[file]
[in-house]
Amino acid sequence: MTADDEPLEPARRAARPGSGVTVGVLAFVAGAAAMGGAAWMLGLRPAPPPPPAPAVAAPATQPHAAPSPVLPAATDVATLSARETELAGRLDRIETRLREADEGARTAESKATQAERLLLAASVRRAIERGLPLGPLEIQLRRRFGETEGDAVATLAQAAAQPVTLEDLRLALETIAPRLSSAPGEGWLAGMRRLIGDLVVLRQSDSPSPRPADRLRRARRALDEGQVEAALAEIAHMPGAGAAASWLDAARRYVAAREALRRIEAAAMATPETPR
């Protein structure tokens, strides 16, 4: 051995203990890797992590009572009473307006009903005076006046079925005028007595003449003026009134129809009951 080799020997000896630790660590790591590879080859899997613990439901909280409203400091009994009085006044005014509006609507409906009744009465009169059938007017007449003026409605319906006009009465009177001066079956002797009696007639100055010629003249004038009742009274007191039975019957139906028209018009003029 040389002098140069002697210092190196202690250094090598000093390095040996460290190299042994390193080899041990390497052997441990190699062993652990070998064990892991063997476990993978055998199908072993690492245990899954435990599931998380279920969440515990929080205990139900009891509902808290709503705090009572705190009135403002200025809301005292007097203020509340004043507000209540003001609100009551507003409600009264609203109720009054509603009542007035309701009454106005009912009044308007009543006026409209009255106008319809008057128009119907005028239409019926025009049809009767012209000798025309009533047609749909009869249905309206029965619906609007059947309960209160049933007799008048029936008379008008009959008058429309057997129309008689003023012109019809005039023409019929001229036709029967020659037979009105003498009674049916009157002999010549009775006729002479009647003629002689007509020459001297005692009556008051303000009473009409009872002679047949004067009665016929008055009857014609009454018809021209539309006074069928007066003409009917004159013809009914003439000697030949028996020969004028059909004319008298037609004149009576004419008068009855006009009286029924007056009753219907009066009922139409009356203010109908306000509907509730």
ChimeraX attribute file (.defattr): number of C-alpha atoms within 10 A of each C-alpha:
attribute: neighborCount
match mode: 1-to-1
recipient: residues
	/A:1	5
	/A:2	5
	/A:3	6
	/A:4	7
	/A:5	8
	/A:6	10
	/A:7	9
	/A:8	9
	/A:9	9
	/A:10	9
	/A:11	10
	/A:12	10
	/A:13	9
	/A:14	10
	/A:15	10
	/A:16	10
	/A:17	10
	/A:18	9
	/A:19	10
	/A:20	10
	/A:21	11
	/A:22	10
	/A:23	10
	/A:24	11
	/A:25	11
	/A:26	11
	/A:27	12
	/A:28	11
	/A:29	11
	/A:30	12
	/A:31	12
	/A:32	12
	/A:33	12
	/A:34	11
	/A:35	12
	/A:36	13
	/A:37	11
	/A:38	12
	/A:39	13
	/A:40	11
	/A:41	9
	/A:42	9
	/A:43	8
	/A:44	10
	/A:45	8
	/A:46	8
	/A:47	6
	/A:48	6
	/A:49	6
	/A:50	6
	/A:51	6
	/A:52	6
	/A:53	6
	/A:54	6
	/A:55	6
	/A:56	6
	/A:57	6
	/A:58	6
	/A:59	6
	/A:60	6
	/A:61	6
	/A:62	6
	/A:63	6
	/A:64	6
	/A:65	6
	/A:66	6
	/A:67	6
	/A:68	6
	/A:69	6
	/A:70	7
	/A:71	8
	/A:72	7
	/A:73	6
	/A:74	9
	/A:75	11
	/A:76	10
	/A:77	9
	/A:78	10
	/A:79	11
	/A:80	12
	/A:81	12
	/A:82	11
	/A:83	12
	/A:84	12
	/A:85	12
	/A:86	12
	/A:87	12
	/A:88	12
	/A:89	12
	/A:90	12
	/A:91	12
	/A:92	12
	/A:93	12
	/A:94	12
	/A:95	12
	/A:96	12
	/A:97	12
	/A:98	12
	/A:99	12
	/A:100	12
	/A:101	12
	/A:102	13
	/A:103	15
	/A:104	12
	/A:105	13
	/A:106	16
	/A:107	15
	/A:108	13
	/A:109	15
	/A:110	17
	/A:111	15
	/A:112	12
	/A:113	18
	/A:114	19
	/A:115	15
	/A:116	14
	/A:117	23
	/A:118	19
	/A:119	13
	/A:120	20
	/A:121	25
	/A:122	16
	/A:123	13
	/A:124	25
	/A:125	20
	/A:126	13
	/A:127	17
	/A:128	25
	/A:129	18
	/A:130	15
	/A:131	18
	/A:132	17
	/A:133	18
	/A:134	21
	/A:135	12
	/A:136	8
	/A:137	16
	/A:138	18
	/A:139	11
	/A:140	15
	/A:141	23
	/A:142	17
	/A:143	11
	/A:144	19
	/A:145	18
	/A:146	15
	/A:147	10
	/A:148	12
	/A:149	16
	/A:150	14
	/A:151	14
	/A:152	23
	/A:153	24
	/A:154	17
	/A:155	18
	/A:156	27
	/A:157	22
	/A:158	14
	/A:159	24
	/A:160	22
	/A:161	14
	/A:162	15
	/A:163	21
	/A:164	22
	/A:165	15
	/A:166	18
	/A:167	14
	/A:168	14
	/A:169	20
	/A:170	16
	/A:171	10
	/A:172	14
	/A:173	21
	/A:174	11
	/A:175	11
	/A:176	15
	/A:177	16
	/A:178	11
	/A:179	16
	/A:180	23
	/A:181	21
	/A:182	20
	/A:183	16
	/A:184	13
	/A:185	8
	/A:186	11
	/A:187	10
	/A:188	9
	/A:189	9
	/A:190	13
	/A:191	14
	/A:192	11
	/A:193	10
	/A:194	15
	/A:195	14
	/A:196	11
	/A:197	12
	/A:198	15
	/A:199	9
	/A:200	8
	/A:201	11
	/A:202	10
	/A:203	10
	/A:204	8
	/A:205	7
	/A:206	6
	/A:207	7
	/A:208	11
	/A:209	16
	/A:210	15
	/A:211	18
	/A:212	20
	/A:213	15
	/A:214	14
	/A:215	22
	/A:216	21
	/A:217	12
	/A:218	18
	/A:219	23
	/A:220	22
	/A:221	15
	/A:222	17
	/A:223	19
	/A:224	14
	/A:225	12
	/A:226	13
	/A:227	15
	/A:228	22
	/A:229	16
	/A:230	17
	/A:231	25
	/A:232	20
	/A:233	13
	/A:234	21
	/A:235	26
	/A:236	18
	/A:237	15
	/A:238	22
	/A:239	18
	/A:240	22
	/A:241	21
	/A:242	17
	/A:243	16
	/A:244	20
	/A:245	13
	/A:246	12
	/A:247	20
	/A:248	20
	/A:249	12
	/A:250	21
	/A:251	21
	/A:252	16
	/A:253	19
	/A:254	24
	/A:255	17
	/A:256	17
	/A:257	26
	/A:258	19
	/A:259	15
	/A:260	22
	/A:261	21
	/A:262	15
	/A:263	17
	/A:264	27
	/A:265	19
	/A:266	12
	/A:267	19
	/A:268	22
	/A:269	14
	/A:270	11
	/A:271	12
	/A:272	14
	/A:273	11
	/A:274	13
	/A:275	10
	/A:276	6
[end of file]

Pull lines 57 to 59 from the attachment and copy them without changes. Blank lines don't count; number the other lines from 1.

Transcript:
	/A:50	6
	/A:51	6
	/A:52	6